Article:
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Composing for the Movies

Composing for the Movies

Using the presentation pdf, students are invited to look critically at how movie music is made, from the beginning with King Kong, to Singing in the Rain, Star Wars, Harry Potter and the Chipmunks. Students are then asked to use a music program such as GarageBand to create their own movie magic! Choosing a movie scene, students are asked to use the included rubric to identify their scene, include the main details (five loops, three instruments and a minute long, minimum), and present their final song to the class. This download includes the handout and rubric as well as the brief presentation and links for a two-three class Music in the Movies composition!
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Elementary Music Summer Olympics

Elementary Music Summer Olympics

This unit focuses on using the 2016 Summer Olympics in Rio, Brazil as a learning tool for music education, while incorporating traditional summer Olympic sports such as swimming, gymnastics, fencing, synchronized swimming, rhythmic gymnastics, table tennis and even golf! It can be used for elementary school students from kindergarten to sixth grade (although my high school students beg to do some of these too and enjoy them!), and offers students the chance to both prove their knowledge and think like Olympians! All while being on a different team each day and with a different sport and brain challenge with each lesson. Golfing music trivia? Rhythm stick fencing? Swimming medley relays? It's a new game every day! NOTE: Aligned with NAfME standards which are all listed, assessment methods are recommended, as are suggested modifications for special needs students!
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Interactive Music Folder / My Music Lapbook

Interactive Music Folder / My Music Lapbook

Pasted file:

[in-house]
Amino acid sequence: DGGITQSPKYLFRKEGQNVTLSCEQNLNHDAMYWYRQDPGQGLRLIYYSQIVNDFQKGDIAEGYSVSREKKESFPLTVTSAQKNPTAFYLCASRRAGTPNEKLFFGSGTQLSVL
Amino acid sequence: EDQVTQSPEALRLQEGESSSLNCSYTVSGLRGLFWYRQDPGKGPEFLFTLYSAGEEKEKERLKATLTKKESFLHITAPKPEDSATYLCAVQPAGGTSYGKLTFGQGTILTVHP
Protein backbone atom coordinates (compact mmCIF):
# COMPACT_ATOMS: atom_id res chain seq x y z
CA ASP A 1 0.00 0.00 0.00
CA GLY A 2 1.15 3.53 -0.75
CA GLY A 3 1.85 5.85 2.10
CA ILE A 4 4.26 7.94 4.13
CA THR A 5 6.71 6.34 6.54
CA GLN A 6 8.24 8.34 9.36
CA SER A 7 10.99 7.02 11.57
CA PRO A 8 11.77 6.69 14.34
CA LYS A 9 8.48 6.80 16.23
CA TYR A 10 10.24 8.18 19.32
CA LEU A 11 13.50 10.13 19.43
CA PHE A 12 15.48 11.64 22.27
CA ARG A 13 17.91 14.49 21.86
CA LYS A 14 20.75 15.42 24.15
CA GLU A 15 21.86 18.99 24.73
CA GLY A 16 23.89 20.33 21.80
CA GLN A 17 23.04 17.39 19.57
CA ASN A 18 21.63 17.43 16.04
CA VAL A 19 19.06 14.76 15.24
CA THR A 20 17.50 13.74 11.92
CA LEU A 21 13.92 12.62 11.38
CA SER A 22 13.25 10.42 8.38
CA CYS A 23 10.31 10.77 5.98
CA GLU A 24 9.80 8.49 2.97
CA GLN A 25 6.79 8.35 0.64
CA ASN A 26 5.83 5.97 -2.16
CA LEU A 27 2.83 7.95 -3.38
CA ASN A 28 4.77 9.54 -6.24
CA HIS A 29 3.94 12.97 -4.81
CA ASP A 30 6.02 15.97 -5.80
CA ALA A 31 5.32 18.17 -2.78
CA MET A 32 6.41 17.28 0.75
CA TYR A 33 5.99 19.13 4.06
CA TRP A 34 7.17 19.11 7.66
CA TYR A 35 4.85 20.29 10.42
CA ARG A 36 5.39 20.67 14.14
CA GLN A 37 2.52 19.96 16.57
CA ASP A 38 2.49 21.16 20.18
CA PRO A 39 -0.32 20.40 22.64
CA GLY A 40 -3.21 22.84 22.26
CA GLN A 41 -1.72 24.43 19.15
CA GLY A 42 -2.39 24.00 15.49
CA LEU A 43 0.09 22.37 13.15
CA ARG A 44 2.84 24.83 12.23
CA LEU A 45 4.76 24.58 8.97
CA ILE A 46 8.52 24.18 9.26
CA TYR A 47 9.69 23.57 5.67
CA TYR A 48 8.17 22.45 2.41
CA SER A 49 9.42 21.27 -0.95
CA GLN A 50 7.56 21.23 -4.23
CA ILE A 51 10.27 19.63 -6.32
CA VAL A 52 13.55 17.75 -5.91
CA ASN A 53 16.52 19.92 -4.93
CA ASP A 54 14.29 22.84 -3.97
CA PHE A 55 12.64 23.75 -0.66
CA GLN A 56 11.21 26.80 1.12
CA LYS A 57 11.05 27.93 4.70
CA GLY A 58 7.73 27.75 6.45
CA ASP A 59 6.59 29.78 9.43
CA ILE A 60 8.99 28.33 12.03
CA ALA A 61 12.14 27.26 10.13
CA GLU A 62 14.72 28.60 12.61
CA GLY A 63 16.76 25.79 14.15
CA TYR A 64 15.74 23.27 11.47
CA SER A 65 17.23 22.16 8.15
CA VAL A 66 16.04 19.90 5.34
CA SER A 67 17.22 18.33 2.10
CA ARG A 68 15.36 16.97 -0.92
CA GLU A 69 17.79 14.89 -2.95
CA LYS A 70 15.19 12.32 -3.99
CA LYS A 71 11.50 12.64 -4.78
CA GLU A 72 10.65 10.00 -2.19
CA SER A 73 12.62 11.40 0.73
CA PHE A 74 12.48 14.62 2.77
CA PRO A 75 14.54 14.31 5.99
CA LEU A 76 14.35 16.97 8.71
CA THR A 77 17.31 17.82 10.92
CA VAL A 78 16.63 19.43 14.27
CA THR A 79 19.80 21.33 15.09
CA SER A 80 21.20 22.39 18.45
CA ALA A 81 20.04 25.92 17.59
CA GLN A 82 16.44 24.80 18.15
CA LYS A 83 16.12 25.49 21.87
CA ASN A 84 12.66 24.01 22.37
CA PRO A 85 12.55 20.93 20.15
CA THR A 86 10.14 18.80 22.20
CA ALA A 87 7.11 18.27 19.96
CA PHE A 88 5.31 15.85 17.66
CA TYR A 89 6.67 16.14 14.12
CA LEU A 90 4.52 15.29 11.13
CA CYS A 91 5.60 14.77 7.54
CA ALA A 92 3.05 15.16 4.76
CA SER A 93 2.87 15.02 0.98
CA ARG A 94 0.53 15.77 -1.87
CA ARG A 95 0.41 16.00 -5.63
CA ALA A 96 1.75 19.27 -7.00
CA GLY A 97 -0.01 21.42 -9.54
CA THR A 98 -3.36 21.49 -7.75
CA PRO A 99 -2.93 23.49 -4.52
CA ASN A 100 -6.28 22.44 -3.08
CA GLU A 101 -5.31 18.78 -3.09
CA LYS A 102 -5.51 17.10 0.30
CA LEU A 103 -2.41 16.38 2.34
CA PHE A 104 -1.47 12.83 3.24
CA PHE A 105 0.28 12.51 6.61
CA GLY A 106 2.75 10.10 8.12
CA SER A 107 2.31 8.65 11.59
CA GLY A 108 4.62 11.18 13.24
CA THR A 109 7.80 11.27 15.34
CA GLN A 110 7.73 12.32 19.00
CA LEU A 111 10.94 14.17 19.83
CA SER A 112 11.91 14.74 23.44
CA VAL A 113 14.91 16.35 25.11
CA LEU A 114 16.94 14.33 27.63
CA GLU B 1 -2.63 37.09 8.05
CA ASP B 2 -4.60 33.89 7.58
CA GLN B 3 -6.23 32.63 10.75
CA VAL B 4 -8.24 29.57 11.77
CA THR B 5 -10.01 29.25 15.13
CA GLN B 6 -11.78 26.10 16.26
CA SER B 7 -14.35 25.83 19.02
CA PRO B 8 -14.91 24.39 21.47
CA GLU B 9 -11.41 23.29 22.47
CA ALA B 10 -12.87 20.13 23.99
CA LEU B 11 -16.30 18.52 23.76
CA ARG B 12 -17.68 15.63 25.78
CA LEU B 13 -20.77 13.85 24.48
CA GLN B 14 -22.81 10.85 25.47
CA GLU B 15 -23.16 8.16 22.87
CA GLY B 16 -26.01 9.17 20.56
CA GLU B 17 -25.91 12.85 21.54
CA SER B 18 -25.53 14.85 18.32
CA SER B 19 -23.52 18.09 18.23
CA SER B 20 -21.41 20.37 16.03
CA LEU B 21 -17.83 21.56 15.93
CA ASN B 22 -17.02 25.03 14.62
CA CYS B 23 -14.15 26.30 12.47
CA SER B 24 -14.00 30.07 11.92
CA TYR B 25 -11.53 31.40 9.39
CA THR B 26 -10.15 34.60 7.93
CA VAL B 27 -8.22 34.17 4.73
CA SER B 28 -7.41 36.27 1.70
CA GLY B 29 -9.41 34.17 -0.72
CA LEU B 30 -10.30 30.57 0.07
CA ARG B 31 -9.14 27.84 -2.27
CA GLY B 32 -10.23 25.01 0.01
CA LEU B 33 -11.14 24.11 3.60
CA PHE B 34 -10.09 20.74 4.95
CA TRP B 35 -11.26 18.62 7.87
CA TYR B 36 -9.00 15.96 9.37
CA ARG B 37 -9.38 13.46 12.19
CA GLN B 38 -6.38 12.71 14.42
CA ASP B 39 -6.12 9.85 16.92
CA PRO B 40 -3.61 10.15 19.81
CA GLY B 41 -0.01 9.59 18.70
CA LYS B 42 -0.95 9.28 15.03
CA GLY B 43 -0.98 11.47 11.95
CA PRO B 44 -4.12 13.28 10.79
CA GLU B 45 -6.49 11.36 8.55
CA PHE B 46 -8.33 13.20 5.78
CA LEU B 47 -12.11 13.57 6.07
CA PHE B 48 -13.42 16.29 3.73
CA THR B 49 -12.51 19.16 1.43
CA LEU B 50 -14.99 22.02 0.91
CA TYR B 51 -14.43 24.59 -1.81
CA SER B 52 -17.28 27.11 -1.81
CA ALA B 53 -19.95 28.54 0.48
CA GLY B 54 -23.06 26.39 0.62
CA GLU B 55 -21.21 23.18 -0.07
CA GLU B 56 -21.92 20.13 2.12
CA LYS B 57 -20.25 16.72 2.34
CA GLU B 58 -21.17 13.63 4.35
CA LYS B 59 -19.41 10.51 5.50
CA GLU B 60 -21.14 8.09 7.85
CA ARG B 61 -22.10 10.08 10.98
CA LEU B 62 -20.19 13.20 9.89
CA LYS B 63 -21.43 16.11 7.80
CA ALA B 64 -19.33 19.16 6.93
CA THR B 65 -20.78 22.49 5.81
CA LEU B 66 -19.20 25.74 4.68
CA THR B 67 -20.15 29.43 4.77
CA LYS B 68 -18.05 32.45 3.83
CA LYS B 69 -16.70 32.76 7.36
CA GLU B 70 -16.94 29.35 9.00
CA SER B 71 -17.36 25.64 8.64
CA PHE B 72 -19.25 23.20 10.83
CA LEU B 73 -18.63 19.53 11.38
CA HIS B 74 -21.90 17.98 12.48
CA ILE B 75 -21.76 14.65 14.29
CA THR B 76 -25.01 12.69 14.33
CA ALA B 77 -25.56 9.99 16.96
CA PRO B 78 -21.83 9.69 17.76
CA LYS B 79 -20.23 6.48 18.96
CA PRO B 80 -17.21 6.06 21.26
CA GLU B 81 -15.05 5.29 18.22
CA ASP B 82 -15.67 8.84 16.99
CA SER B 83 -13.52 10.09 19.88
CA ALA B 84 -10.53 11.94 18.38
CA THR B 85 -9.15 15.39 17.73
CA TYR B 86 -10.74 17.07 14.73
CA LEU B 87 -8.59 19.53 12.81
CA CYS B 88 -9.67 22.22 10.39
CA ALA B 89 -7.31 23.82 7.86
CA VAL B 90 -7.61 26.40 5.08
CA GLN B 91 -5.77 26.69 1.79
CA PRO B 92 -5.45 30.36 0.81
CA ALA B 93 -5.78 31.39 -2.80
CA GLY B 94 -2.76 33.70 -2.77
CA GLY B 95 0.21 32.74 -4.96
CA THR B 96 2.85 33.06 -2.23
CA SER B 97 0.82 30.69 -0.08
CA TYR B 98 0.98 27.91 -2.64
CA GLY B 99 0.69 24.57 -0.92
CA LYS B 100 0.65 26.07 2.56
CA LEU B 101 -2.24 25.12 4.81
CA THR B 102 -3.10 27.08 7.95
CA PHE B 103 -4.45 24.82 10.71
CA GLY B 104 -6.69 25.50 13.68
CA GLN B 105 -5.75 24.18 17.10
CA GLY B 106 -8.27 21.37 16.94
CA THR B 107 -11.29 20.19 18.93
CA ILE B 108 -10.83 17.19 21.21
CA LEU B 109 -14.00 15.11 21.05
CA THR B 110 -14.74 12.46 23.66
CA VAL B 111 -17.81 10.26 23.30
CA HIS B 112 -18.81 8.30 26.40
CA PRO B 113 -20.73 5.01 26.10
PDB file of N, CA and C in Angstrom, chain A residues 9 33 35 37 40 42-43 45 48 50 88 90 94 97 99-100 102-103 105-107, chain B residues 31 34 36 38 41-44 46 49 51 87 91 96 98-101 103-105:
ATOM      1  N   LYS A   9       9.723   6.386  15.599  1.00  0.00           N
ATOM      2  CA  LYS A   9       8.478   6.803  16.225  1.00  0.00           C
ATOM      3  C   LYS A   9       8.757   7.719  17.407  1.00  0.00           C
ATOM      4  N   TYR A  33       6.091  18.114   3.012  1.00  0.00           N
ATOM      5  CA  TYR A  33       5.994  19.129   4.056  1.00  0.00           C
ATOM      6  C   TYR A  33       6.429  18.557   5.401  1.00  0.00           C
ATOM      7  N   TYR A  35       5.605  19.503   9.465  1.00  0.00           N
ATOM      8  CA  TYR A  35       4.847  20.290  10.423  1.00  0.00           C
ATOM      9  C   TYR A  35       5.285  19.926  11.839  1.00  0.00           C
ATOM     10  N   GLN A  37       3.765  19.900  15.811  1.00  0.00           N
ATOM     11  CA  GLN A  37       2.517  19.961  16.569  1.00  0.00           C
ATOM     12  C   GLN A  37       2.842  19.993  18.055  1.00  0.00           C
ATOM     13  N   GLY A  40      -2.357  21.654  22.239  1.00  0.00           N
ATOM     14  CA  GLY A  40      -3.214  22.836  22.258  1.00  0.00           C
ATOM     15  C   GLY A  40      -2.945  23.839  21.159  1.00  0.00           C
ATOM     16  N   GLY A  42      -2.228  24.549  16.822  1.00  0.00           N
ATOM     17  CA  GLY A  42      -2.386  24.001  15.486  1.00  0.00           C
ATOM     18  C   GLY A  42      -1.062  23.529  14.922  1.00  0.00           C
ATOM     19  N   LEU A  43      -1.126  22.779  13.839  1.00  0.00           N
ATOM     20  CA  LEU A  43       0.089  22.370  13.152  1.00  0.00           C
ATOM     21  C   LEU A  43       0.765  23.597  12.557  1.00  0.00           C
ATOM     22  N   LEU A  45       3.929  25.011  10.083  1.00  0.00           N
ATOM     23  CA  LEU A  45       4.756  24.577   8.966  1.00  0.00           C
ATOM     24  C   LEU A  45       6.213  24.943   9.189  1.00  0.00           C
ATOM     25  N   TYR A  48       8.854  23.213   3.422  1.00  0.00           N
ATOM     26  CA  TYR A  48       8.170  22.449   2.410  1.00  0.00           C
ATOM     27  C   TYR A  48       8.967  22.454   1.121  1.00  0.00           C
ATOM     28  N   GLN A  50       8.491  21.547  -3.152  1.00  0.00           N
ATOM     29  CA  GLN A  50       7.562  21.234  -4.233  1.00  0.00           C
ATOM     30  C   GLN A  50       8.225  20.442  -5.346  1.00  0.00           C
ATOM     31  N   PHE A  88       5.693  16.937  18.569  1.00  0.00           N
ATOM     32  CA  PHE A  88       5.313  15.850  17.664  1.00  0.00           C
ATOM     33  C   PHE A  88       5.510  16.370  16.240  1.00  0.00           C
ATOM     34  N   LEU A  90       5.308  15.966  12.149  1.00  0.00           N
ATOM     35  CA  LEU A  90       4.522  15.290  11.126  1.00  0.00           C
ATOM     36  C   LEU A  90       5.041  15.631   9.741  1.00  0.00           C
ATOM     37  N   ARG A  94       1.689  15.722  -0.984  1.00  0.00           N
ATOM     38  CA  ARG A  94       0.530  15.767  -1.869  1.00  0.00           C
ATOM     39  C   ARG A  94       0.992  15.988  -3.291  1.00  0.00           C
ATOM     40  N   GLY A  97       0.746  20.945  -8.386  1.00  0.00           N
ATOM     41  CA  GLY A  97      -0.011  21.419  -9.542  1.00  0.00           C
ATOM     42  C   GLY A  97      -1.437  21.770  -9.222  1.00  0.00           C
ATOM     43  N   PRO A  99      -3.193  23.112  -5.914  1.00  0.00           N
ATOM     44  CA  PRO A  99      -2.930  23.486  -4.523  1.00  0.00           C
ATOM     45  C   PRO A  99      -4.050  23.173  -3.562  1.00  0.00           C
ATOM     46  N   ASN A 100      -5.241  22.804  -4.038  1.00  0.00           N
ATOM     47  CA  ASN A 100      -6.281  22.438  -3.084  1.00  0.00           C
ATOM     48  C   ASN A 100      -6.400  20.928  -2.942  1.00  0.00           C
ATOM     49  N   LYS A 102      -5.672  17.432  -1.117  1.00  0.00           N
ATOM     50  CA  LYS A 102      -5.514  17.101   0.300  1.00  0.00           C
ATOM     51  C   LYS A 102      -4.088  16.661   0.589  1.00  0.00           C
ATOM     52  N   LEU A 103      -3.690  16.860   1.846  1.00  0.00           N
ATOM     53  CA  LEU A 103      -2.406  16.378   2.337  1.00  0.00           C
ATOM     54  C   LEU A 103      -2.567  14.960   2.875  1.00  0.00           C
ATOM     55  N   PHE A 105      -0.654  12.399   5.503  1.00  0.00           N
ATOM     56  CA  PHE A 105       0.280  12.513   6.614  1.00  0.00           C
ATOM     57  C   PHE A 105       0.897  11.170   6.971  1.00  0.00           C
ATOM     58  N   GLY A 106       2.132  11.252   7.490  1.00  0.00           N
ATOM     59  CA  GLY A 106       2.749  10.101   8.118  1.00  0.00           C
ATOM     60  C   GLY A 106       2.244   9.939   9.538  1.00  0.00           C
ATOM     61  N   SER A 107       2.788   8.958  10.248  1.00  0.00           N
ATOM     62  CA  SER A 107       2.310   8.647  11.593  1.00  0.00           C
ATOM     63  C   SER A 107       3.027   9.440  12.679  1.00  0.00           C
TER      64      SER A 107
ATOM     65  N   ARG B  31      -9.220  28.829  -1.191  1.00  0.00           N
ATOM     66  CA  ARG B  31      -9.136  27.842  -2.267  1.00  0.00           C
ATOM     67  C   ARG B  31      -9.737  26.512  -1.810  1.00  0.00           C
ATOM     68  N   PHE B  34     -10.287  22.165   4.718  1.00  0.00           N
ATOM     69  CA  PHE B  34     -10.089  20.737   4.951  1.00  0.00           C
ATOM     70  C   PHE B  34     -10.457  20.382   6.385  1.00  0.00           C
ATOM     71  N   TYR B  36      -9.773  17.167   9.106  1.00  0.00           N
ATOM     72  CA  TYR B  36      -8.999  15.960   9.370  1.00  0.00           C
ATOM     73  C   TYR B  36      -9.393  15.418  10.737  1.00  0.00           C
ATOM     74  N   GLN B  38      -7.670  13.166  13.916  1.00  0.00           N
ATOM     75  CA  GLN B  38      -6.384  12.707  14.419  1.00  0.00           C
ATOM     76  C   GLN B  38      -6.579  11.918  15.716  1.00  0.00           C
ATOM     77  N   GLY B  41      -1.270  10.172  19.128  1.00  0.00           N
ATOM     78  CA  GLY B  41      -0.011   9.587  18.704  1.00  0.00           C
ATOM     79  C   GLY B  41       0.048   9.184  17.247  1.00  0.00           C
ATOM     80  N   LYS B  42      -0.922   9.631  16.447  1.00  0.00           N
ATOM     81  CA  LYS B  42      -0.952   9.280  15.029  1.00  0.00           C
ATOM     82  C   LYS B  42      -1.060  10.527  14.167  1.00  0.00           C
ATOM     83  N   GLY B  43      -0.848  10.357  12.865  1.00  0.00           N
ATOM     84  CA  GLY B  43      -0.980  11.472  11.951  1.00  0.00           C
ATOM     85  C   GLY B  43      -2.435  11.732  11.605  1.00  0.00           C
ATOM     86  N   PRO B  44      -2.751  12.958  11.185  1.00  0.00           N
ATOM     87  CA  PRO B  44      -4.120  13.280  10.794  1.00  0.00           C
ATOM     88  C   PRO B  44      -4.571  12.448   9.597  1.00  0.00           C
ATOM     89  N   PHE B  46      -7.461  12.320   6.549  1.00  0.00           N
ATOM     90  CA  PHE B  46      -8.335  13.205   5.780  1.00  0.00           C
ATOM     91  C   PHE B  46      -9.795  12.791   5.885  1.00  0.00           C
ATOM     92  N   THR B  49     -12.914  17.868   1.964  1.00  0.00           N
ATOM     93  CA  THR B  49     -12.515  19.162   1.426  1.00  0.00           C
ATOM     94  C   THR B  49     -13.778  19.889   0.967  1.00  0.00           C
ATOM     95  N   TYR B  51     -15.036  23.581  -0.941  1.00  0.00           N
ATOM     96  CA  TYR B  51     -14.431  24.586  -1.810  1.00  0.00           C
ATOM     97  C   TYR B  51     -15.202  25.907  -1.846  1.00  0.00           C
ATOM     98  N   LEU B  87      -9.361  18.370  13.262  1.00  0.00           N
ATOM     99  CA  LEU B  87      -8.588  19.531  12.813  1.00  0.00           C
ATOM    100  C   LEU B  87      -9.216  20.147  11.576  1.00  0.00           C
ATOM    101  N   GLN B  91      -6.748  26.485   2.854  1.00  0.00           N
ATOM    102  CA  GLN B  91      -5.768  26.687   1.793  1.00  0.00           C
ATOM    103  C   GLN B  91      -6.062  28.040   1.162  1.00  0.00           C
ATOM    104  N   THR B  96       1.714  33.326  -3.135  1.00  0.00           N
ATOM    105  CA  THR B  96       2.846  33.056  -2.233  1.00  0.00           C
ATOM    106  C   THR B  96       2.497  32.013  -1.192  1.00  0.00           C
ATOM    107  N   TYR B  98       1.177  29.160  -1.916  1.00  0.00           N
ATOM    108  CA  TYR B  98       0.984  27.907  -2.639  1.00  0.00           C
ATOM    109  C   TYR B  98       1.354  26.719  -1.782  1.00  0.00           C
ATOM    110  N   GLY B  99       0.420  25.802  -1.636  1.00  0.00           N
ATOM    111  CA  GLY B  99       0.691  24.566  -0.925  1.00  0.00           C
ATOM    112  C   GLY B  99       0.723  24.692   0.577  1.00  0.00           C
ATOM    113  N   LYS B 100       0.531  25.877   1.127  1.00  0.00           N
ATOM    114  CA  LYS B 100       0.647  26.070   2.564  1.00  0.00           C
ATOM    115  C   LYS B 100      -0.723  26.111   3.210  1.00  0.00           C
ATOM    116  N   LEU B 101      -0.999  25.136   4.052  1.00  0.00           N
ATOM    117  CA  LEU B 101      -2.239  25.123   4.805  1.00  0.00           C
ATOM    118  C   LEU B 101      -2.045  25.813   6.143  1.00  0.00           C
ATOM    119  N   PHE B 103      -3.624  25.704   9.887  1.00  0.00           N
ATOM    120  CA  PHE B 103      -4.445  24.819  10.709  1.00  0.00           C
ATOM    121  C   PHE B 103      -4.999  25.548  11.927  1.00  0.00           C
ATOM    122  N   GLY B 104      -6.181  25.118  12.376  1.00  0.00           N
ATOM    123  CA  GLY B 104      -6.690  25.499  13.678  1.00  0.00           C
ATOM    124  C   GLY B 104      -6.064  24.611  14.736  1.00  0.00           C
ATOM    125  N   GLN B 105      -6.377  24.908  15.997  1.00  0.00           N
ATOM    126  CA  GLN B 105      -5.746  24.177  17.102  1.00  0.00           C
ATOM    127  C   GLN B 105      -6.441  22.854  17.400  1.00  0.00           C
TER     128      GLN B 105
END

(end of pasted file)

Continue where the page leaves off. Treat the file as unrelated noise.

Using a folder or piece of construction paper, students can make their own lapbook or interactive music folder (depending on the age of the student)! Featuring 9 pages of music information with all cuts indicated by dotted lines and straightforward directions (and pictures!), this is a straightforward and easy to use lapbook that I have used with second through sixth grade in my own classroom. For beginning band students, it works well as a review and band folder resource, allowing students to have a handy reference guide for music terminology, rhythms and notation as well as some basic music information. For elementary students, it works well as a review for recorder, as well as for a quiet centers alternative, allowing students to become used to simple music theory. My centers students like to use it as a keyboard resource as well, and refer to it both for notes and piano keys! Finally, it can be used as an in class assessment tool - and students can be given bingo chips or tokens to figure out notes, tempos and other facts for a fast and easy knowledge check by the teacher! **Note: depending on the age level of the students, I have included both title pages: Interactive Music Folder and My Music Lapbook for the teacher to choose which is the best fit.